Sunday, January 11, 2009

A Christmas Gift For You Continued.....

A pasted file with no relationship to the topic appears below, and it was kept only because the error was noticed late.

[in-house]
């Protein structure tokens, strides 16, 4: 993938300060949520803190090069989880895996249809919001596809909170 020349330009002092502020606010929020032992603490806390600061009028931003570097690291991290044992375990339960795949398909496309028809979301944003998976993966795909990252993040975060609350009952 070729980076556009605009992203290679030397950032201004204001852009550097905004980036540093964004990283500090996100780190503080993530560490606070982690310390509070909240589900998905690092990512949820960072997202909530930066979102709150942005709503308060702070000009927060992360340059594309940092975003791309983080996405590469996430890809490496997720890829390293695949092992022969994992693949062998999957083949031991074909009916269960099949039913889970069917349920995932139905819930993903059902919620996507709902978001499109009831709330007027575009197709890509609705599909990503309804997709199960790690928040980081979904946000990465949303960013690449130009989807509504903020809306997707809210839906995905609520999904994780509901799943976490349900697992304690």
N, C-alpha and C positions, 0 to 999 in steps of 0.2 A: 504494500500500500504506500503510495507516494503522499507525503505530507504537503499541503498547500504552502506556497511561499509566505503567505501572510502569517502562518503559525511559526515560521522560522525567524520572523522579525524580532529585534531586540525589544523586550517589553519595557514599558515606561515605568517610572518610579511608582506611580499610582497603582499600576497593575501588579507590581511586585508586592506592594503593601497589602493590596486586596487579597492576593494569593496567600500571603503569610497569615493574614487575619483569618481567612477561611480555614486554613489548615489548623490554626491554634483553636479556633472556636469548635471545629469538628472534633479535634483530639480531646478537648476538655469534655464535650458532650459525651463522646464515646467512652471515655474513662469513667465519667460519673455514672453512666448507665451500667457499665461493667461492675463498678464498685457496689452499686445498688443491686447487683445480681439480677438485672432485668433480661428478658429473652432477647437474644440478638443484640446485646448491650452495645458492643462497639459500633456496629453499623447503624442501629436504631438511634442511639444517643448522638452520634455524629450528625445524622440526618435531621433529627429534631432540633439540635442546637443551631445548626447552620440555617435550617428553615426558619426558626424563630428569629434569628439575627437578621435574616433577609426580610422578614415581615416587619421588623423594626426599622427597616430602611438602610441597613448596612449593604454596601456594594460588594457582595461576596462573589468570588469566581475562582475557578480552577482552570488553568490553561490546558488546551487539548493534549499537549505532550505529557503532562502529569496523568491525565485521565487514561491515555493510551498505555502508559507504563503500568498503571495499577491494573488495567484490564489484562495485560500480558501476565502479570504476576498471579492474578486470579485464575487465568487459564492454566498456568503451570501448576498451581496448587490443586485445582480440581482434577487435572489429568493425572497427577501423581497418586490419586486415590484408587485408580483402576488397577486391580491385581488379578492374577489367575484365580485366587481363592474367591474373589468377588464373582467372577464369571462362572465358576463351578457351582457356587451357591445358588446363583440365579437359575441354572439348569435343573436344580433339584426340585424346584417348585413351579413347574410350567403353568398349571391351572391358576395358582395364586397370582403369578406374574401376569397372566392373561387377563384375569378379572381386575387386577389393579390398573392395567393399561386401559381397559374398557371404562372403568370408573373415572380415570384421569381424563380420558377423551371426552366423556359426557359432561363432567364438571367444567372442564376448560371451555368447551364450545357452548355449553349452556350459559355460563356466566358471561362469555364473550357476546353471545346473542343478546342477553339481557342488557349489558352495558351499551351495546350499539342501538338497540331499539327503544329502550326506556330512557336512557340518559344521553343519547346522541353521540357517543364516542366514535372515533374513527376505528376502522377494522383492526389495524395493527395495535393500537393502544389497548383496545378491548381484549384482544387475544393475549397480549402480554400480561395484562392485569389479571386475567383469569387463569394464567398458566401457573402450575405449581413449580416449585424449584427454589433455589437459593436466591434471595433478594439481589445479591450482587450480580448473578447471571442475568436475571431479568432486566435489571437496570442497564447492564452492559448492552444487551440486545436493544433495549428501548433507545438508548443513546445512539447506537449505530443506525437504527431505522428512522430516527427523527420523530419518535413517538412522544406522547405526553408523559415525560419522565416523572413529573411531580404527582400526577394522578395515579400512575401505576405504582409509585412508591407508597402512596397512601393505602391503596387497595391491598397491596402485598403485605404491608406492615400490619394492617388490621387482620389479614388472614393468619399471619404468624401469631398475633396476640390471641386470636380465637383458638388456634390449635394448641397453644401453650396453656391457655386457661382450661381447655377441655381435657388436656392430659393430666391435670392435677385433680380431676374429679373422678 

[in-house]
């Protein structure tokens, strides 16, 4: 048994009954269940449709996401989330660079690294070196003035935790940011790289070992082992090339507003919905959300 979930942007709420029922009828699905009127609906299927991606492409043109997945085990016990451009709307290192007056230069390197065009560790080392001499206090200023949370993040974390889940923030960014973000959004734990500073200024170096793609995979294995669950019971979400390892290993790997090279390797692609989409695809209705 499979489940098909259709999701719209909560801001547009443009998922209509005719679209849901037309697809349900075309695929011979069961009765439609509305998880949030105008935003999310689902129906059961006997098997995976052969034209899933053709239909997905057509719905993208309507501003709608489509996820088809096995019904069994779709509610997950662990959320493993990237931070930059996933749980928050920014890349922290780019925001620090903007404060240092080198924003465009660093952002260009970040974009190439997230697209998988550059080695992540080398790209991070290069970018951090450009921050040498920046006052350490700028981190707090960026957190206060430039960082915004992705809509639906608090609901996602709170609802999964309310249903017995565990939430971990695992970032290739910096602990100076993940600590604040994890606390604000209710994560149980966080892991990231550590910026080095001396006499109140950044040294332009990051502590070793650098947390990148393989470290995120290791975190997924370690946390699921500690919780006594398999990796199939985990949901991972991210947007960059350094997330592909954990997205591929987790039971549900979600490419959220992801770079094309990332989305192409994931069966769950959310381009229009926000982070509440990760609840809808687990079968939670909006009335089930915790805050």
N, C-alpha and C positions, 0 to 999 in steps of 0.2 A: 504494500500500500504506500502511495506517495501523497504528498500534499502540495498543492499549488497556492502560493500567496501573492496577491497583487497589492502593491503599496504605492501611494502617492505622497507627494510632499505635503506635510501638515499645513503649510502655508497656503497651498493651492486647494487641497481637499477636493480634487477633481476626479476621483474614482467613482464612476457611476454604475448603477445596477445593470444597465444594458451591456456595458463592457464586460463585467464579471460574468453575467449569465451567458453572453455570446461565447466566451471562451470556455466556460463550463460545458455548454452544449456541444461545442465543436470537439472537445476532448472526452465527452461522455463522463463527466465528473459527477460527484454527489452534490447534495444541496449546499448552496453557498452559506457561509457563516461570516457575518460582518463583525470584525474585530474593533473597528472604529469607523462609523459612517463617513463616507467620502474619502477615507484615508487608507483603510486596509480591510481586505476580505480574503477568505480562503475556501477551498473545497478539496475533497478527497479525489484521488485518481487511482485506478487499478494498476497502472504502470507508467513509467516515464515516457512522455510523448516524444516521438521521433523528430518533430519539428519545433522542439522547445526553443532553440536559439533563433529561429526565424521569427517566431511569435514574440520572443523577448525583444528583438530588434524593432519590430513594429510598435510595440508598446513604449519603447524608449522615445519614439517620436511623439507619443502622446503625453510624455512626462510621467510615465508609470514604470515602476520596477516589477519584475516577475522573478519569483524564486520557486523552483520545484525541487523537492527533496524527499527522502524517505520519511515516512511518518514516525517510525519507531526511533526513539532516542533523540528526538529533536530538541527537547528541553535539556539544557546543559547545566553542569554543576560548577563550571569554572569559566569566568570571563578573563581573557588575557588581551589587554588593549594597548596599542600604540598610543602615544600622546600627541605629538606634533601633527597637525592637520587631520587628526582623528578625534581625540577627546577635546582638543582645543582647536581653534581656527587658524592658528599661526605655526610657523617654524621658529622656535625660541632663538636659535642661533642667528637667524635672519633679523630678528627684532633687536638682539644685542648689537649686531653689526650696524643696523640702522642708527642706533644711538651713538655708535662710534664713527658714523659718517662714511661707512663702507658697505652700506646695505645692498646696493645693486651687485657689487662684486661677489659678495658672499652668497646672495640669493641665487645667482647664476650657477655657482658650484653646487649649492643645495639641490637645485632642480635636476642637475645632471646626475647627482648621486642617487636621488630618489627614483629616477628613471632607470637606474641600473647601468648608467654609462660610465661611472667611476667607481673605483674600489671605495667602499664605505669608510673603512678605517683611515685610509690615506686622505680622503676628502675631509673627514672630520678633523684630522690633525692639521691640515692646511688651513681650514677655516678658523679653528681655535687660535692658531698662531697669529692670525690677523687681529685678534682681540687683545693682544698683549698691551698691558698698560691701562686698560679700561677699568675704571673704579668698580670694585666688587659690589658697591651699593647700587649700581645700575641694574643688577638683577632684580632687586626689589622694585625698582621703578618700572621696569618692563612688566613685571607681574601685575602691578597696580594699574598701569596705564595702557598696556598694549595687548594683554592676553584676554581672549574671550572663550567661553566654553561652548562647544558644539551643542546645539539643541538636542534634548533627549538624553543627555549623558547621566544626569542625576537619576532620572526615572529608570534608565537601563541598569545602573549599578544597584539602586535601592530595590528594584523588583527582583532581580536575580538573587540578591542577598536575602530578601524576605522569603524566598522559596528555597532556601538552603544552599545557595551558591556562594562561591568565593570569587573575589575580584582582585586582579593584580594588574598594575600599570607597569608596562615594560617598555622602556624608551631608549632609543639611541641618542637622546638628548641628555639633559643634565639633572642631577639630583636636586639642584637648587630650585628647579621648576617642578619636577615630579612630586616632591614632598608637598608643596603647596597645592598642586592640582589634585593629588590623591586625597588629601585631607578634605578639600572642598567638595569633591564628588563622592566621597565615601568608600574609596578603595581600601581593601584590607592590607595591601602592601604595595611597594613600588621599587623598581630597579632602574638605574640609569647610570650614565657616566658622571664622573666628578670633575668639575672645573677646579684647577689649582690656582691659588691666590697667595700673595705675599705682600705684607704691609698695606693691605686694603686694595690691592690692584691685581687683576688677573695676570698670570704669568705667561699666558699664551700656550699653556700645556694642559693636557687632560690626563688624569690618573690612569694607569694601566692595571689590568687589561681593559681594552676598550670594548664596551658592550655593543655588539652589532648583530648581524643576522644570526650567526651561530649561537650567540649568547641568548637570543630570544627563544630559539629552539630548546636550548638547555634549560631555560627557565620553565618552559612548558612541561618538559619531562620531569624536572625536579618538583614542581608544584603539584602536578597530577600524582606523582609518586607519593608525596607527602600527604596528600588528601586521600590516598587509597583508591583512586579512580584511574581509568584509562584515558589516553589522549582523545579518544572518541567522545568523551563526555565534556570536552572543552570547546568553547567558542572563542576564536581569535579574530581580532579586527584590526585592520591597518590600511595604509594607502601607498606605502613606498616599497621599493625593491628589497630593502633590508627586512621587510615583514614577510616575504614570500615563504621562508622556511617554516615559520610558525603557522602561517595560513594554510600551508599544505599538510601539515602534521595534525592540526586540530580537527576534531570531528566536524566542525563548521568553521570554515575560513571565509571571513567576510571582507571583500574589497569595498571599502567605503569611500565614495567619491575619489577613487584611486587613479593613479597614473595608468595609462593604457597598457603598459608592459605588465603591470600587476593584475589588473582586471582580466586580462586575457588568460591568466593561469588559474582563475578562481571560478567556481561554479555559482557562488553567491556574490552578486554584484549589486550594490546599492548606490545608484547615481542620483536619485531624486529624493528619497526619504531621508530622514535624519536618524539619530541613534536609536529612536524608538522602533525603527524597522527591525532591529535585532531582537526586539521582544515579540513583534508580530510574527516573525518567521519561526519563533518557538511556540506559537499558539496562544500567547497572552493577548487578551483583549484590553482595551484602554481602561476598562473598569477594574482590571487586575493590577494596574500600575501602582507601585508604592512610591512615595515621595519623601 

It was about this same time that my relationship with my girlfriend, whom would later become my wife, started getting serious. I found myself spending more time at her house than I did at my own. Quite often I would go over to her house after work to see her and end up spending a good portion of the evening there. This left my parents home alone at the mercy of Samson for the evening. By this time Samson was pretty much a full grown male Chow weighing about sixty-five to seventy pounds. He had a full set of adult teeth now all of those little pin sharp puppy teeth were gone, and when he clamped down on your forearm now you were not going to get away without a serious tussle. Samson's canine teeth were at least an inch and a half long and the force that his jaws produced was immense. I would have loved to have had one of those devices that scientists use to measure the foot pounds of pressure a shark produces when it bites something and had Samson bite down on it. I don't know how much pressure his jaws produced, but once he had you you weren't going anywhere until he decided to let you. The strange part of the evening ritual with Samson was that he never ever tried to do anything to my mom. She would look at him from her rocking chair and give him a stern,"No Samson !", and that would be it. Samson would follow my mom around the house but not in a aggressive way. I think he was just doing what Chows do best, protecting his family. Many times I would come home and find him sleeping at her feet while she sat and sewed, or knitted in her rocking chair. Years later she would comment that once Samson was full grown she never felt unsafe in her house ever again. A comment like that from my mom was in my opinion about the highest praise that any dog could ever receive. My mom was not a person who handed out praise unless it was deserved. The funny part of Samson's evening routine was that he just loved to attack my dad. Samson would wait for my dad to settle in on the couch after dinner preparing for his pre bedtime nap, a nap that usually started about seven P.M. and ended right before he got up and went to bed about nine P.M. Samson would start out in the backyard running around chasing anything he thought he could catch and kill. Once he had a full head of steam up he would gallop for the living room through the sliding door. Even though he was a good sized dog he had incredible speed and acceleration, very few things rarely escaped Samson when he was on the hunt. He would come flying up the two patio steps, through the open sliding door, and run the full length of our long rectangle shaped living room / dining room area ending up in the kitchen at the far end of the house for a drink of water. Once Samson's thirst was quenched he would stand at the edge of the kitchen and stare down my dad, who by that point knew exactly what was coming but never got up to stop him. Dad would sit at the far end of our living room couch, which was about eight feet long, propped up in the corner against the arm in pre nap position trying to ignore the impending attack that was now charging at him full speed from the kitchen, nothing more than a red blur before he became airborne just past the the arm at the close end of the couch. Samson would land one cushion away from dad on the couch and let his momentum carry him right up on top of dad who was now flailing about and screaming at the top of his lungs trying to ward off the red beast. During the summer when all the windows in the house were open our next door neighbor Bob Gibbs said it sounded like World War Three was being waged between dad and Samson. My mom who would be sitting across the room in her rocking chair trying half heartily not to laugh all the while telling Samson to stop, but she would be laughing so hard she couldn't get the words out. She said it was one of the funniest things she had ever seen. Samson, for all his growling fury, was very careful never to hurt dad though, never any puncture wounds, stitches, or trips to the hospital. That is how you can tell if a Chow is playing with you or if he means business, there would be other people that Samson wasn't playing with and when he was done they knew it. Dad would eventually dig his way out of the corner of the couch that Samson had stuffed him down into and start whacking him with a rolled up newspaper or magazine, whatever was closest. That was like trying to stop a charging Rhino with a fly swatter. A note to any future Chow owners; beating on a Chow does not usually deliver the desired effect. Samson thought dad was playing with him and instead of backing down he would attack whatever dad was trying to hit him with. There was many a night I would come home from work to find a newspaper section or what was left of Time magazine on the living room floor shredded to pieces. There would stand Samson waiting outside on the patio steps, the sliding door locked, exiled to the backyard for the rest of the evening. A sort of canine time out if you will, my dads last line of defense. Dad would wait until Samson locked down on his makeshift magazine baton and drag him towards the sliding door, not an easy feat through shag carpet, when Samson's grip would lessen dad would yank the magazine from his mouth and either throw it or pretend to throw it out the sliding door with Samson in hot pursuit. The sliding door would slam behind Samson and lock before he could turn around and head back for the house. This was my parents typical evening entertainment for about six to nine months when my dad finally decreed that Samson either went to obedience school or he went to the pound. Well there was no way that Samson was ever going to leave my side, it had taken me a year of bugging my parents to let me have him and he wasn't going anywhere not as long as I had a say in the matter.

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